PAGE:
Lesson 2: Floor-Bounce Effect Can Totally Screw Up Your Sound

Floor-bounce is a well-known audio effect that has to do with sound reflecting off a floor that causes cancellation or emphasis of certain frequencies; mind you, that’s fairly simplistic explanation, but the effect is that it could make your tone sound harsh as certain frequencies cancel out and others get emphasized. Actually, reflectivity off any surface could cause your tone to sound harsh, which is what happened to me at my gig yesterday. Close up, there was no reflectivity, but my speaker sits on the floor, plus I had it closer than normal to a low wall, so reflectivity off the wall was coming into play. Because I stack my amp, attenuator and wireless base station on top of my cabinet, tilting the cab back wasn’t much of an option. But turning the amp slightly away from the wall helped quite a bit. Also, turning down my volume (increasing attenuation, not reducing gain) helped as the reflectivity effect was much less pronounced. Since I use the church’s PA for projection, turning down wasn’t an issue. Our sound guy would balance that lower volume into the mix.

It’s hard to describe exactly what it sounded like, but the effect was as if I had ripped my speaker cone. The bottom end was extremely farty, and even at low- to medium-gain settings on my overdrive pedals it was like sanding with 50 gauge sandpaper which is super rough and used for stripping paint versus 400 gauge sandpaper which is gritty but leaves a much smoother finish.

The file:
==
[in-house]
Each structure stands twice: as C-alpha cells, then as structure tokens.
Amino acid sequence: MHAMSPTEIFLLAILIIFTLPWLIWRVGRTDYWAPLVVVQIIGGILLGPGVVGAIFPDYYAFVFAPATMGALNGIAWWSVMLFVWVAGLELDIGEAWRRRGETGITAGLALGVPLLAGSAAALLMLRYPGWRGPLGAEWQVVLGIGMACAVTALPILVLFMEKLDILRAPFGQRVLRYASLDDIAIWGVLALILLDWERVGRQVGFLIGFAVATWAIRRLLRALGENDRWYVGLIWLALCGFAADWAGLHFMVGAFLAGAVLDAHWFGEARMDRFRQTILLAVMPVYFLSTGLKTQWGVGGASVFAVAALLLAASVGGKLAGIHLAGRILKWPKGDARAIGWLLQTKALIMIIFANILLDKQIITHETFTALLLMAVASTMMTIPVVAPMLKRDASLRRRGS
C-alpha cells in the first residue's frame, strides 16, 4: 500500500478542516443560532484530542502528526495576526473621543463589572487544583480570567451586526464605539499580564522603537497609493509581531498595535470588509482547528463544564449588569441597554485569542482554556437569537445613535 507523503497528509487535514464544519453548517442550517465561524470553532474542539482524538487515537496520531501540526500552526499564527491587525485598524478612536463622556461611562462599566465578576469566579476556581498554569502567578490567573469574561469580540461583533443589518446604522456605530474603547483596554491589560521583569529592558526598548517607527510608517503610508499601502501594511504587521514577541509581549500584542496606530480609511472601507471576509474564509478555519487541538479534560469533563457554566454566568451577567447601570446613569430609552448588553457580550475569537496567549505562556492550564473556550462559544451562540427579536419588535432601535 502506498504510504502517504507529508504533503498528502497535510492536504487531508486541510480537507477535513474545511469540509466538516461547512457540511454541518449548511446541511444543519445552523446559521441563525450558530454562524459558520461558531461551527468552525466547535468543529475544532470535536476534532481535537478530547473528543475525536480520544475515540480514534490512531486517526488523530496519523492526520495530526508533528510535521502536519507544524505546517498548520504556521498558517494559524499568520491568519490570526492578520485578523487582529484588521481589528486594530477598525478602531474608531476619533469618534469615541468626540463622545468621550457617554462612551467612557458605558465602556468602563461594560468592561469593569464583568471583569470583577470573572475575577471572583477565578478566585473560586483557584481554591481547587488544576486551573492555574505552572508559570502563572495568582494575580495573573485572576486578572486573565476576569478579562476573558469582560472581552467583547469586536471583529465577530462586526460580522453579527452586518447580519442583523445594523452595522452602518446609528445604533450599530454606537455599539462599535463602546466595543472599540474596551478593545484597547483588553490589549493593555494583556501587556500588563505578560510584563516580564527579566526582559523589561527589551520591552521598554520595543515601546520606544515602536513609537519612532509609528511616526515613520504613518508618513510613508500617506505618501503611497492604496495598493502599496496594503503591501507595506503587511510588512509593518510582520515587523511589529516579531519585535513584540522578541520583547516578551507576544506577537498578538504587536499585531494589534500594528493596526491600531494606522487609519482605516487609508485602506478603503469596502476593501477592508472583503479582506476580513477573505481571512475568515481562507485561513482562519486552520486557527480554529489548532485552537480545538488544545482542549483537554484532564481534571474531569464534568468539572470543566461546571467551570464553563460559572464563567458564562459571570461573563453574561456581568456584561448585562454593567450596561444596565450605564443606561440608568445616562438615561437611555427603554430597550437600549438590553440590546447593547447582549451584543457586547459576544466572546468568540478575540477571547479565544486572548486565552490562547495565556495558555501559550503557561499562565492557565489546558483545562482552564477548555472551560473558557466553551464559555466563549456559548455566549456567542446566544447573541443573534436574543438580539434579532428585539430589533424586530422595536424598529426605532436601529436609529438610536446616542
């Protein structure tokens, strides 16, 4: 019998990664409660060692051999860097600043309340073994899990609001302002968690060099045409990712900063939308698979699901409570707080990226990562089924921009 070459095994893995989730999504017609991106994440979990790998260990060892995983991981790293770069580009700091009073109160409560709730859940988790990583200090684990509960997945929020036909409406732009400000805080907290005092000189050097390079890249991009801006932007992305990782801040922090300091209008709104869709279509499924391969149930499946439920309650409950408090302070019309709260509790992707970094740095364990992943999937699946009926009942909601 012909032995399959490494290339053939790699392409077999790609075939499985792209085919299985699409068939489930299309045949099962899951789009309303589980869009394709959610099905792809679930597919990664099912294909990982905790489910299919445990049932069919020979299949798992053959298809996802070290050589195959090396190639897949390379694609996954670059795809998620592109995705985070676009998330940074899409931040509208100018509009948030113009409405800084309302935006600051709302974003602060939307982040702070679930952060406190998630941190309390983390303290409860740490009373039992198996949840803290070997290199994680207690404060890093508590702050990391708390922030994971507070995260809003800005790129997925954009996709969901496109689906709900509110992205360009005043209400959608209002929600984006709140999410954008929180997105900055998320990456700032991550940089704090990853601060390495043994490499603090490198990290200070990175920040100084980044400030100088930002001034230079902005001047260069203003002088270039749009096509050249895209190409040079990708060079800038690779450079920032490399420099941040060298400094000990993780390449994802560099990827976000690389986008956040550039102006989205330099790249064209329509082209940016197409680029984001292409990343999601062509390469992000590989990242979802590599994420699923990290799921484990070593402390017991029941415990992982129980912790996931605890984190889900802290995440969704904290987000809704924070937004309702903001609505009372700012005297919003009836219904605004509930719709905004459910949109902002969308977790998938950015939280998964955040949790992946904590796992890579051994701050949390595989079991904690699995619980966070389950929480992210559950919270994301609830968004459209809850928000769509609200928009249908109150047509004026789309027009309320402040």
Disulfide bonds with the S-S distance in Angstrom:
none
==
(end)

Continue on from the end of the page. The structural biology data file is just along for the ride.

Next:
Lesson 3: Affirmation of the Effects Loop

When I got my DV Mark Little 40, it was the first time in a long while that I had an amp that had an effects loop, and now I’m completely sold on the importance of having one. Running mod effects in front of an amp is fine if you’re running into an amp set for max clean headroom, and you put your drive pedals in front of them. But mod effects in front of a distorting pre-amp sounds really harsh – at least to me. Not sure the technical details behind all that, but I do know that running my mod effects in my loop sounds so much better to me. With my current board setup, I run four wires out to my board. Two are for the effects loop, then two are for input from my wireless base station through my drive and wah pedals into the front of my amp.

Lesson 4: Boost Placement

Another important lesson I learned was something I picked up a few months ago from Gene Baker of Fine Tuned Instruments and luthier of the B3 guitar. In a demo he did of the Xotic Effects EP Booster, he said he ran the booster at the end of this effects loop chain. He said it “steps out a lot nicer than trying to hit it on the front end.” I’m a big fan of power tube overdrive, so I tried it out, and put my trusty Creation Audio Labs Mk.4.23 transparent clean boost at the end of my effects loop chain. OMG! It’s never leaving that position. The cool thing is that it’s like adding a separate gain stage after the pre-amp to slam the power tubes, but not necessarily with a more pronounced volume boost. It also provides a different kind of distortion than the pre-amp distortion on my amp which tends to be a bit bright. When I slam the power tubes, I get a beefier overdrive sound. It’s very cool for doing solos. So now, I put my OD’s in front of the amp, then when I want “more,” I slam the power tubes.